Because of the advantages provided by analyzing water vapor, H2O-based TDLAS measurement assessments were used in this study but with more accurate experimental validation and a specially designed optical path intended for the monitoring of combustion processes. Water will produce intense absorbance bands in the near-IR region 1400, 1800, and 2700 [16,21]; and to avoid any interference by other species (such as C-H radical), 1392 nm was selected as the center wavelength for water vapor detection. Photodetectors (PN-2000 from Lightsensing Technologies, Beijing, China) with a response range of 900–1650 nm were used to determine the transmitted light intensity. Data were obtained using a data acquisition card (PCI-20612 from TDEC, Sichuan, China) with four channels, operating at 32 bits and a maximum rate of 50 MSa/s.

2.4. Experimental Design for Validation

The functioning of the TDLAS system was calibrated or examined in three ways, as shown in Figure 3, using a pressure vessel, a shock tube, and a co-flow combustion platform.
Figure 3. Experimental facilities for TDLAS tests, including (a) a pressure vessel, (b) a shock tube, and (c) a co-flow flame burner.
(1) Firstly, normal pressure and temperature were applied to the pressure vessel (Figure 3a) with standing air to calibrate the basic performance of the system. This vessel was made of stainless steel with optical glasses on both sides. The optical path in this device had a maximum length of 0.4 m and a 532 nm green laser was employed to adjust the path.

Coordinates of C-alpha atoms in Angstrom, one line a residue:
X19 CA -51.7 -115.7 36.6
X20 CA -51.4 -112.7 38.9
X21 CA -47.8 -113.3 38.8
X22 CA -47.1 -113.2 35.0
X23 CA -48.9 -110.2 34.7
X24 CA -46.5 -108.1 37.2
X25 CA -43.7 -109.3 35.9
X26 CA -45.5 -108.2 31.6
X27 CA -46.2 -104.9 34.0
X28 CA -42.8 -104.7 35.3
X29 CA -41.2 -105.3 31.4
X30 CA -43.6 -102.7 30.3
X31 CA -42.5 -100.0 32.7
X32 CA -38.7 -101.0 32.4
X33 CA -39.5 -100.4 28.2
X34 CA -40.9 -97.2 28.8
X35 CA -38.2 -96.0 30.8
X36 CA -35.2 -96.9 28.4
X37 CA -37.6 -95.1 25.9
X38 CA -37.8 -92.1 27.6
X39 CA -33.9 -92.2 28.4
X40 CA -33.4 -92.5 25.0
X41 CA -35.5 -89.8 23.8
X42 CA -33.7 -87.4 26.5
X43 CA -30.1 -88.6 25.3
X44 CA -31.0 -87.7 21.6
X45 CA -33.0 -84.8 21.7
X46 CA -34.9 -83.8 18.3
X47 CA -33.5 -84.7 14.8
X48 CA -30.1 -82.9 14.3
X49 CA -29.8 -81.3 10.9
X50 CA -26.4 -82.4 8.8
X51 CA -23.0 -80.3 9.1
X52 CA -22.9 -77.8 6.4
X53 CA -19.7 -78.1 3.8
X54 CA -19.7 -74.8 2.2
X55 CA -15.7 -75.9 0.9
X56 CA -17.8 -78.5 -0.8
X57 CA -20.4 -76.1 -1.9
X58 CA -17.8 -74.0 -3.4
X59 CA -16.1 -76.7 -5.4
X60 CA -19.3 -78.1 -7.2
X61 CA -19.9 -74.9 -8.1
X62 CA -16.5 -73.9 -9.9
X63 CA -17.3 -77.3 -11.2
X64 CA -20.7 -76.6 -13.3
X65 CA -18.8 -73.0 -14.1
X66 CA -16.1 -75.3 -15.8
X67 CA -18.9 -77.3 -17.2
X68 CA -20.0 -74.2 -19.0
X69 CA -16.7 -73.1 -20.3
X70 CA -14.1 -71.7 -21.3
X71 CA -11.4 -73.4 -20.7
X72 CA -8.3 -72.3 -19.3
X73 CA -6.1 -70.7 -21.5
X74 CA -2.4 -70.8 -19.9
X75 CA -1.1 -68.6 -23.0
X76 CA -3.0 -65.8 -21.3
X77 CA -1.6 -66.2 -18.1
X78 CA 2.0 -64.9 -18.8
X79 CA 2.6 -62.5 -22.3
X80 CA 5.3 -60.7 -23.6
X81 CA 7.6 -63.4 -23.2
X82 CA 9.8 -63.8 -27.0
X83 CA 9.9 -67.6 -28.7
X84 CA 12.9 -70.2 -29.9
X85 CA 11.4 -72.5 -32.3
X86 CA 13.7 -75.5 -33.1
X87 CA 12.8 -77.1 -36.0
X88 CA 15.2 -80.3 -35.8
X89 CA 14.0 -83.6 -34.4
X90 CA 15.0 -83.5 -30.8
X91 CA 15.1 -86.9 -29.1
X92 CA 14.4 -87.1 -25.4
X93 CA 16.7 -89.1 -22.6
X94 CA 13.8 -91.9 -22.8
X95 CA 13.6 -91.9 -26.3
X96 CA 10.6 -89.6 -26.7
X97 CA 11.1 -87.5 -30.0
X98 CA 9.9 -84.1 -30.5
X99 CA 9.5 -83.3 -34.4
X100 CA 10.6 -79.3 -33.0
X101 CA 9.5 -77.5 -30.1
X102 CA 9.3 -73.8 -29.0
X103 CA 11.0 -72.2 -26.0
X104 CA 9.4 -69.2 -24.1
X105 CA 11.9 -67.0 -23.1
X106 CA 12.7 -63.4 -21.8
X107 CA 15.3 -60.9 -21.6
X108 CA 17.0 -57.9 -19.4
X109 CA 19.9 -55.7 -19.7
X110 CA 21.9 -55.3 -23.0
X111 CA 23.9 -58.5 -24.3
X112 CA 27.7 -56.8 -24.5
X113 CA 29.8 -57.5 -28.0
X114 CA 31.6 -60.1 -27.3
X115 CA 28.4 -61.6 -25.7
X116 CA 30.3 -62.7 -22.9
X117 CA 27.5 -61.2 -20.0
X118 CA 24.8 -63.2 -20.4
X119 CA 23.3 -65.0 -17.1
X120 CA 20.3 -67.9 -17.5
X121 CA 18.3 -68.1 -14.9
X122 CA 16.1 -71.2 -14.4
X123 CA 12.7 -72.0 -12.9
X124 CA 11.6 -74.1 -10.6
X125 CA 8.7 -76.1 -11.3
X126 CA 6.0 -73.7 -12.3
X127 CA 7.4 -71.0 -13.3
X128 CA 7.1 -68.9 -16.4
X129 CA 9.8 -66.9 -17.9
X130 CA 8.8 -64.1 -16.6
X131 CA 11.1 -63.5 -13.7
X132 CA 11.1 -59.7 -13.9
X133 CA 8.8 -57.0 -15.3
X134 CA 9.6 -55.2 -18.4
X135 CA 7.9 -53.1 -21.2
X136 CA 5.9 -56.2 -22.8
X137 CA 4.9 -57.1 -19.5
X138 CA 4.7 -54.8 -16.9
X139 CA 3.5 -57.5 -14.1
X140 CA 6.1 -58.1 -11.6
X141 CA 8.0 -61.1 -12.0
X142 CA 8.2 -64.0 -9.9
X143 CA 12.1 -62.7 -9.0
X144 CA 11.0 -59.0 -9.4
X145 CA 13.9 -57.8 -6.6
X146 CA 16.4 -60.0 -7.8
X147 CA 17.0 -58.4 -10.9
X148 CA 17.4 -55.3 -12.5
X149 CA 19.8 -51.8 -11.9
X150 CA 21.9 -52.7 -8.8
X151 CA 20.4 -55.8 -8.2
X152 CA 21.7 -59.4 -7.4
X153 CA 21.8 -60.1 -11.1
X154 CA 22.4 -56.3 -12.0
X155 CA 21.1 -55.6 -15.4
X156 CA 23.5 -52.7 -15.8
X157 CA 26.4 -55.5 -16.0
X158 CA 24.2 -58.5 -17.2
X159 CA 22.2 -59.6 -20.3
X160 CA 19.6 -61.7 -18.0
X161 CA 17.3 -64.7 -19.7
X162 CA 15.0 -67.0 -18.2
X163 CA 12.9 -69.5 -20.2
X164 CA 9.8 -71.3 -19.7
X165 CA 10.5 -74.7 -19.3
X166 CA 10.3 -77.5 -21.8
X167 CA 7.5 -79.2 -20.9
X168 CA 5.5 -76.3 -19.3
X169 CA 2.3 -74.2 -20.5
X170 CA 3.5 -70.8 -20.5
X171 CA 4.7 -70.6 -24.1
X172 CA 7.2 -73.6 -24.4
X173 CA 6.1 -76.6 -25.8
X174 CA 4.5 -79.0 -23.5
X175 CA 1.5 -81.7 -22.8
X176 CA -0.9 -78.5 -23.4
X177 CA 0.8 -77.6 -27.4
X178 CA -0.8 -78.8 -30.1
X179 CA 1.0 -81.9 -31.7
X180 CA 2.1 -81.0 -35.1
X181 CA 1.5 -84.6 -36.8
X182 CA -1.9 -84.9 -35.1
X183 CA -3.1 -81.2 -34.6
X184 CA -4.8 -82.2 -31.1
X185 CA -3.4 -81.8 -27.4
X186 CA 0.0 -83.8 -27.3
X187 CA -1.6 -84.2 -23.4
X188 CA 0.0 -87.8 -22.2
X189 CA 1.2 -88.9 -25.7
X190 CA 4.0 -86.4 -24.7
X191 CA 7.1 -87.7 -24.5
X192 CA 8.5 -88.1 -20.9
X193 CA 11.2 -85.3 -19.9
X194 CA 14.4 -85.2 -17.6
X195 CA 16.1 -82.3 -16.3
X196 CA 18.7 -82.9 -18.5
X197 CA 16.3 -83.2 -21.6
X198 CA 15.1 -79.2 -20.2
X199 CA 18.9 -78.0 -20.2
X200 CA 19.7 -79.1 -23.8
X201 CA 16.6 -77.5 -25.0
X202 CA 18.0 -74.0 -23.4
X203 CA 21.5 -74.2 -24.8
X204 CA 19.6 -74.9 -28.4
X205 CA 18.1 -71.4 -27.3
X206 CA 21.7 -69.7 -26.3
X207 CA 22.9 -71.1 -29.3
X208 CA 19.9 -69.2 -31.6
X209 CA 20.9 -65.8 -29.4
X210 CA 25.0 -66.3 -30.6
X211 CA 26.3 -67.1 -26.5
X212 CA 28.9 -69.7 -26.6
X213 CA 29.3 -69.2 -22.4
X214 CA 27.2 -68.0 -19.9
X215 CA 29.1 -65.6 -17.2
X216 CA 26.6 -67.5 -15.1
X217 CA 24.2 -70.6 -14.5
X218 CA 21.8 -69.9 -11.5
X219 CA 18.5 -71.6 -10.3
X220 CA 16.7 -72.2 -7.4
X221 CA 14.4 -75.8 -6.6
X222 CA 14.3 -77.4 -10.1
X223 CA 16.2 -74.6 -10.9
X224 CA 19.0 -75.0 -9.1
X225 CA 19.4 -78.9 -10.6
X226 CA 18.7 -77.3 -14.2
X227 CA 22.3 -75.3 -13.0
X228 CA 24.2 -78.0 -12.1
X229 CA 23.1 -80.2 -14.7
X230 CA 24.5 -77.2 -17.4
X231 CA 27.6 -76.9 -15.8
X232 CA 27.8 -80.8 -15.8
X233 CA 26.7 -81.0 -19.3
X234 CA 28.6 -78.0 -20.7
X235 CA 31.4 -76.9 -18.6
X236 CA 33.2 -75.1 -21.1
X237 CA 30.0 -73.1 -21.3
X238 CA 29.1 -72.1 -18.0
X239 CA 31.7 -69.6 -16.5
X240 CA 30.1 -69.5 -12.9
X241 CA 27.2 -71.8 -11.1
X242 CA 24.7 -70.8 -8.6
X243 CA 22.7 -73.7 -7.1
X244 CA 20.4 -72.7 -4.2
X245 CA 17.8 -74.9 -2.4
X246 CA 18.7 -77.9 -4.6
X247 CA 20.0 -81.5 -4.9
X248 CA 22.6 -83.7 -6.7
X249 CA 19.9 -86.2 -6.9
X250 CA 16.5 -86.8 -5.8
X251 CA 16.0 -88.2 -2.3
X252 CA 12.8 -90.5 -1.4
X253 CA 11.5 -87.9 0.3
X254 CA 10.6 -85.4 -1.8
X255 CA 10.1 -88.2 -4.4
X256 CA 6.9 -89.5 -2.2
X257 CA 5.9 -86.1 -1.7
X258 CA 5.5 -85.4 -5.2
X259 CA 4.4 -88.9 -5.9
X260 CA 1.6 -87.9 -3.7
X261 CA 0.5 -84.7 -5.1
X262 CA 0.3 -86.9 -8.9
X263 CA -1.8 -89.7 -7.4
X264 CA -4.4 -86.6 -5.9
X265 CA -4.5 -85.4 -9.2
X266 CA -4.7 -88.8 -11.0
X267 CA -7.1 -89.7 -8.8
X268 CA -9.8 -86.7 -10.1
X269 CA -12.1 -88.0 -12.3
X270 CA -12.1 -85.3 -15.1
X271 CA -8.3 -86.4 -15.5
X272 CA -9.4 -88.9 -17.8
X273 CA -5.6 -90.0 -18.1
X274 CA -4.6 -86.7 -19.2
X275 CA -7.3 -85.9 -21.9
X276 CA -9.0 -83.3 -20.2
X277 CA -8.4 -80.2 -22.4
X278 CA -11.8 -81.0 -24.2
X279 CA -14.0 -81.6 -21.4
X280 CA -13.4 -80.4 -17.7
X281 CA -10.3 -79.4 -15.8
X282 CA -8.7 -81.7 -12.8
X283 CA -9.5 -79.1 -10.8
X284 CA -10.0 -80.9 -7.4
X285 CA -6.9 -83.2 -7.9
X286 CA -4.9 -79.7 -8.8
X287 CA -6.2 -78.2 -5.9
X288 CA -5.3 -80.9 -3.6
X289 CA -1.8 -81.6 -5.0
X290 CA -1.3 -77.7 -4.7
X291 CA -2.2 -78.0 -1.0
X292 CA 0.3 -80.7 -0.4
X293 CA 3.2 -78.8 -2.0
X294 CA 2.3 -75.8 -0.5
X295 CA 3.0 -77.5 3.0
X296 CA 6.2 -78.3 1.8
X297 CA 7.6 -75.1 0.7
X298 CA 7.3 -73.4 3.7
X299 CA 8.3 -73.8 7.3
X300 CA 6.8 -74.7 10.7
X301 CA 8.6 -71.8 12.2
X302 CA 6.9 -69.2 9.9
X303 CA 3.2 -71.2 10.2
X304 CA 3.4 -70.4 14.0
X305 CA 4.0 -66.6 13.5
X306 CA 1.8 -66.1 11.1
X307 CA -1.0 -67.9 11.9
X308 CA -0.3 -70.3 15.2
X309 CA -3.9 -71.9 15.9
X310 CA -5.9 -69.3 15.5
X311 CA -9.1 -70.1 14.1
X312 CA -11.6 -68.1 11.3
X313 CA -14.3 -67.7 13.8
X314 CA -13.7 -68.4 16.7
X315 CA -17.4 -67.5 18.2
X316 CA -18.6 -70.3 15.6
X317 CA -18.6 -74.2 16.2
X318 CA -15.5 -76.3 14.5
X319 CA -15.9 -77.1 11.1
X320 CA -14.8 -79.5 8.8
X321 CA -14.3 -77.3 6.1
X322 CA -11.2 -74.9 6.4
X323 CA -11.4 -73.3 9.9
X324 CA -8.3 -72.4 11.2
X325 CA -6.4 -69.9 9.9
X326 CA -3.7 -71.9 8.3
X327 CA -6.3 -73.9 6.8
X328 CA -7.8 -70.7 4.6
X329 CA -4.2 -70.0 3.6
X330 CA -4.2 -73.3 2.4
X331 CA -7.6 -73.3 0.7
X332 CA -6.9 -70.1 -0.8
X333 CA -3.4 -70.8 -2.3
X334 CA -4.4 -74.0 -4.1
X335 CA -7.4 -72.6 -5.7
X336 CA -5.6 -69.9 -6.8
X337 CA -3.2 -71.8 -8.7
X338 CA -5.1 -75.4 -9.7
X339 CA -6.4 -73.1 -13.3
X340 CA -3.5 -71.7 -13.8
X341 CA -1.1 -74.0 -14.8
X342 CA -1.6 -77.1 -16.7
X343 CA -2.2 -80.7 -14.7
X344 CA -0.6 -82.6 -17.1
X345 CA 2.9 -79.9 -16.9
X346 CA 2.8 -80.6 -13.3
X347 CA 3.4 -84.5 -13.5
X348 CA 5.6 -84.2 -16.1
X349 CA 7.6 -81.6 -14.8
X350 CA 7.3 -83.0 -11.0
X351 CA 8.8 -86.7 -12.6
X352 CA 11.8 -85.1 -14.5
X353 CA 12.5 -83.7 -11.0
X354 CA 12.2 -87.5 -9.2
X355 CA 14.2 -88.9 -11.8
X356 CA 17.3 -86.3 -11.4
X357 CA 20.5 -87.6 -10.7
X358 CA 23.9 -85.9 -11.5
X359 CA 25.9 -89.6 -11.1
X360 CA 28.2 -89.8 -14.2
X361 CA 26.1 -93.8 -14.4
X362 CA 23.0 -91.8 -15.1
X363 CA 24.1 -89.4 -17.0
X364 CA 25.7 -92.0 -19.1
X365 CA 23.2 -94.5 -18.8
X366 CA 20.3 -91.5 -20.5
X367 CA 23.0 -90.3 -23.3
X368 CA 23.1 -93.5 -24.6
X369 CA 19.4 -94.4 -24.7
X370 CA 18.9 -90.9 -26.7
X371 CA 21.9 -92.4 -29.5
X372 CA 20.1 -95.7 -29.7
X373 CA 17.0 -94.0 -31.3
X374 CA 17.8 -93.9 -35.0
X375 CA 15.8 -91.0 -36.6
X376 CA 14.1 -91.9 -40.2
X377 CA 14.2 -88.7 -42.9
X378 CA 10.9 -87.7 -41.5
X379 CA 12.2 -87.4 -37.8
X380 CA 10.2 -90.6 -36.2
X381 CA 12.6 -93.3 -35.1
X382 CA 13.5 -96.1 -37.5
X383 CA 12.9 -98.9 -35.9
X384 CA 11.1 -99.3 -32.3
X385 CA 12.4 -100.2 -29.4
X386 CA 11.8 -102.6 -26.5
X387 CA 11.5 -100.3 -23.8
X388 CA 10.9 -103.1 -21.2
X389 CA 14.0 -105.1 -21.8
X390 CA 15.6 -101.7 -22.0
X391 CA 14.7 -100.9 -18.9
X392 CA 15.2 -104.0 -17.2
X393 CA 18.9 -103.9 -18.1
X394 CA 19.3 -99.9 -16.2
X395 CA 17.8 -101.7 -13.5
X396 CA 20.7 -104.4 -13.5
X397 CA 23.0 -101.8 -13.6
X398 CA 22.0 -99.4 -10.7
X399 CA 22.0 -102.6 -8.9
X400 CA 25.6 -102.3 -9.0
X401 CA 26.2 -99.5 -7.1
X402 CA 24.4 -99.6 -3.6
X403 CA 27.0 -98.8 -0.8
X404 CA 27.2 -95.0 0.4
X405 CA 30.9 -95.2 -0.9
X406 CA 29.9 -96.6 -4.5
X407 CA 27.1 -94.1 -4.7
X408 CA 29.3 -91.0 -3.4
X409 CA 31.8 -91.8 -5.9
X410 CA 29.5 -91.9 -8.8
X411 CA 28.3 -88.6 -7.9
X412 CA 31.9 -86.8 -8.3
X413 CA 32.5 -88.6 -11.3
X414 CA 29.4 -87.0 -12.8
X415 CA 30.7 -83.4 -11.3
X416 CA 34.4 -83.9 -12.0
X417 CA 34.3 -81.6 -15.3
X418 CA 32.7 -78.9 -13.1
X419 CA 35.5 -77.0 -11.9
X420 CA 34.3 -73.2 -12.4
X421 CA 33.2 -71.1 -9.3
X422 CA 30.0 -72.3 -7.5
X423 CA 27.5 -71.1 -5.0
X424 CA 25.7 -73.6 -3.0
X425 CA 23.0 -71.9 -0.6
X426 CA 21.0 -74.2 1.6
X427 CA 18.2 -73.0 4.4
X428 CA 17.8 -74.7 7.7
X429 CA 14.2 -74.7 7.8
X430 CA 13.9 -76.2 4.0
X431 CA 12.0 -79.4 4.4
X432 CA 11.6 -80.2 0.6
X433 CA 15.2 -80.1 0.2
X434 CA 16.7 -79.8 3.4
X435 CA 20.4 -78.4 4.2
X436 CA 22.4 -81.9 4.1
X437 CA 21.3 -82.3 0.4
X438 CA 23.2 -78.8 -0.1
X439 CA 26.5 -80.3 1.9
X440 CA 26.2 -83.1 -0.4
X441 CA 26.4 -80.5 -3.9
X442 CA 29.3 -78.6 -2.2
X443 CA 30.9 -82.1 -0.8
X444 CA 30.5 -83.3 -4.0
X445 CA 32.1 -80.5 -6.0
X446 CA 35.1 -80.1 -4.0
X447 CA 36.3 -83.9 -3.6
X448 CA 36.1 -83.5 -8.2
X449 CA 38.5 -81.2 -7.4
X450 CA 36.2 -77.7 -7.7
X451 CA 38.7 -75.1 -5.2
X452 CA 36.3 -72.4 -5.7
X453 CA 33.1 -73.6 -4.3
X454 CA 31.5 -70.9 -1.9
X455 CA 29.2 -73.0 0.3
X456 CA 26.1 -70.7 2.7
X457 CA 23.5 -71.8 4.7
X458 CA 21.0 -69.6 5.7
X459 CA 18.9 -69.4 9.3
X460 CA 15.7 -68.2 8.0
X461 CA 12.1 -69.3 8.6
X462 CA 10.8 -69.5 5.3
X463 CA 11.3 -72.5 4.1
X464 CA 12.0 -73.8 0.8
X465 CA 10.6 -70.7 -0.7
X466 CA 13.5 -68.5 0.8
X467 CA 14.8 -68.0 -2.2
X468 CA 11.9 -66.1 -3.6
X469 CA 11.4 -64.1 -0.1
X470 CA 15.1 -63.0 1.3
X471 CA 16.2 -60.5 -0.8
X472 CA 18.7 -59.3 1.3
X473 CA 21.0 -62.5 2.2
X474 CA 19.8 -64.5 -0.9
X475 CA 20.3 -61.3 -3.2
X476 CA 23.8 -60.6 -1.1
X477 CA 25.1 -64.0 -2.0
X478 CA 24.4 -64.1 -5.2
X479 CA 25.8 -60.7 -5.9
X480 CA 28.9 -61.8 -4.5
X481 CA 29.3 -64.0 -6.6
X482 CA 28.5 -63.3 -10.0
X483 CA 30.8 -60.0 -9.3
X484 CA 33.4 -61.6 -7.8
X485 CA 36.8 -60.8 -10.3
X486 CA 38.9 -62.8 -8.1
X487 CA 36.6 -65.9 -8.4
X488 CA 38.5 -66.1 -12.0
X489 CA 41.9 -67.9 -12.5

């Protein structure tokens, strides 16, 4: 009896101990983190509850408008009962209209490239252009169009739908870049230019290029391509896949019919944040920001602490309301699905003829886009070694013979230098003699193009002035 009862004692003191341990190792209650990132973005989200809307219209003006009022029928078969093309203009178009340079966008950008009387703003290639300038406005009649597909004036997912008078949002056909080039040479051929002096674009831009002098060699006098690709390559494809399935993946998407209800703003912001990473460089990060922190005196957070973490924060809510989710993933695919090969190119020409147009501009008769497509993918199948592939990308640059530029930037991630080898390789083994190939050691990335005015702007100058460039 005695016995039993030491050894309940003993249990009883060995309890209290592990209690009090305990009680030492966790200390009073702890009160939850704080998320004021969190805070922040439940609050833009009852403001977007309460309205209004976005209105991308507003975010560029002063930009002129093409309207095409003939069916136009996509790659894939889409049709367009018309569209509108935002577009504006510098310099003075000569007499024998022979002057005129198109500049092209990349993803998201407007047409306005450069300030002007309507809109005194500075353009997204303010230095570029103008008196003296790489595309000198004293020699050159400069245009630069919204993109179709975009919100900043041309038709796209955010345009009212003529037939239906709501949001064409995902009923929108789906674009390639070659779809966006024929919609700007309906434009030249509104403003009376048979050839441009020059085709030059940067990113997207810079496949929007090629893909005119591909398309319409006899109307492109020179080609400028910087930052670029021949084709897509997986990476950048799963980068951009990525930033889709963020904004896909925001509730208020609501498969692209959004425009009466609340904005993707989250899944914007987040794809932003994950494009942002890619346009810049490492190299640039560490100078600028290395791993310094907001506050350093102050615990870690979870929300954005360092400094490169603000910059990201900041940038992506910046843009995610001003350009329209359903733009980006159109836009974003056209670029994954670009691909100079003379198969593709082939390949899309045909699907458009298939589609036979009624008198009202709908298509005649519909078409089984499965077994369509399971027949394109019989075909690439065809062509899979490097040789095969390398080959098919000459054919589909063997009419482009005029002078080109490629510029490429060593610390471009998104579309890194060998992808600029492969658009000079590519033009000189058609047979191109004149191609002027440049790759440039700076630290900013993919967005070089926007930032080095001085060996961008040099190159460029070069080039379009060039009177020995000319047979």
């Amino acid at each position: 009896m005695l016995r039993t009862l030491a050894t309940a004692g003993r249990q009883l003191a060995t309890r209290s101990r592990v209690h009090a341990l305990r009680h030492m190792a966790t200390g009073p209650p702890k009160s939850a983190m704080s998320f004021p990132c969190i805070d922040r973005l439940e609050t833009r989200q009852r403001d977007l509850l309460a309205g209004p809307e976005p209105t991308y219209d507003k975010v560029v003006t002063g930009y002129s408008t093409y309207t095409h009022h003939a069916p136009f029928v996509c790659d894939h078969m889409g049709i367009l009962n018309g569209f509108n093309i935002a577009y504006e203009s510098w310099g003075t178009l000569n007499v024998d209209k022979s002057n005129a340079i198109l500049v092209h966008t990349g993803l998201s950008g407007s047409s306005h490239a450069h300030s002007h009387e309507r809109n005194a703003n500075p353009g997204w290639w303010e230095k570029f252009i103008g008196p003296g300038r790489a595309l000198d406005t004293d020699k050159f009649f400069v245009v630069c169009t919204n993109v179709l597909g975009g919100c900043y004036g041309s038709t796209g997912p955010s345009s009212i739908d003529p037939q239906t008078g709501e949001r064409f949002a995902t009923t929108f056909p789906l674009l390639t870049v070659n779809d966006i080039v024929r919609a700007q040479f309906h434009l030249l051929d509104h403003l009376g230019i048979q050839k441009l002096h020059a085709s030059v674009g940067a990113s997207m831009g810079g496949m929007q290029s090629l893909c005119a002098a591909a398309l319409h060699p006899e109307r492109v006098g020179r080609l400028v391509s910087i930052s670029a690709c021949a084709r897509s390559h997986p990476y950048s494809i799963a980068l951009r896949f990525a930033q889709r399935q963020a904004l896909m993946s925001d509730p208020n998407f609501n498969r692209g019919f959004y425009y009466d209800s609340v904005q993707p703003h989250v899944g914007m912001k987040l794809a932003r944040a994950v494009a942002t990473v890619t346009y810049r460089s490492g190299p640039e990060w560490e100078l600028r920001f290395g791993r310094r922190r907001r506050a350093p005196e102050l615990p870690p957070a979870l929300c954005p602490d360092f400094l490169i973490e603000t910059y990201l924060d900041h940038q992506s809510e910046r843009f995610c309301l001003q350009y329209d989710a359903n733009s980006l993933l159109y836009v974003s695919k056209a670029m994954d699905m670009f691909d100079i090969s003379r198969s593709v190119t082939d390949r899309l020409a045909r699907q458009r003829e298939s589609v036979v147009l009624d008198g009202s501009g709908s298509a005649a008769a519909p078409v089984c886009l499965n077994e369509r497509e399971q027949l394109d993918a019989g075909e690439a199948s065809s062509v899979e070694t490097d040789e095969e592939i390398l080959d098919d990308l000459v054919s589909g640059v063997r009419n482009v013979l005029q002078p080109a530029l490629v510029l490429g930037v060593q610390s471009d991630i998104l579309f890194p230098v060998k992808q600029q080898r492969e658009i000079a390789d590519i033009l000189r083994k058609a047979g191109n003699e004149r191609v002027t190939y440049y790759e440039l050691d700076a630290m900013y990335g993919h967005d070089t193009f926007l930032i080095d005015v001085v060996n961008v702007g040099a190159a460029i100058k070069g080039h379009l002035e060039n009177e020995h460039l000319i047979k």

(2) Secondly, the shock tube was intended to provide determinable high-temperature and high-speed water vapor flow to permit the precision and response rate of the measurement system to be ascertained. As shown in Figure 3b, the shock tube was comprised a high-pressure section, a low-pressure section, a gas circuit, and an electronically controlled diaphragm. Prior to each test, the low-pressure section was charged with air to a preset pressure. Following this, the high-pressure section was also slowly filled with air until the diaphragm instantaneously ruptured to create a shock wave, thus producing a high-temperature/pressure, high-speed flow field.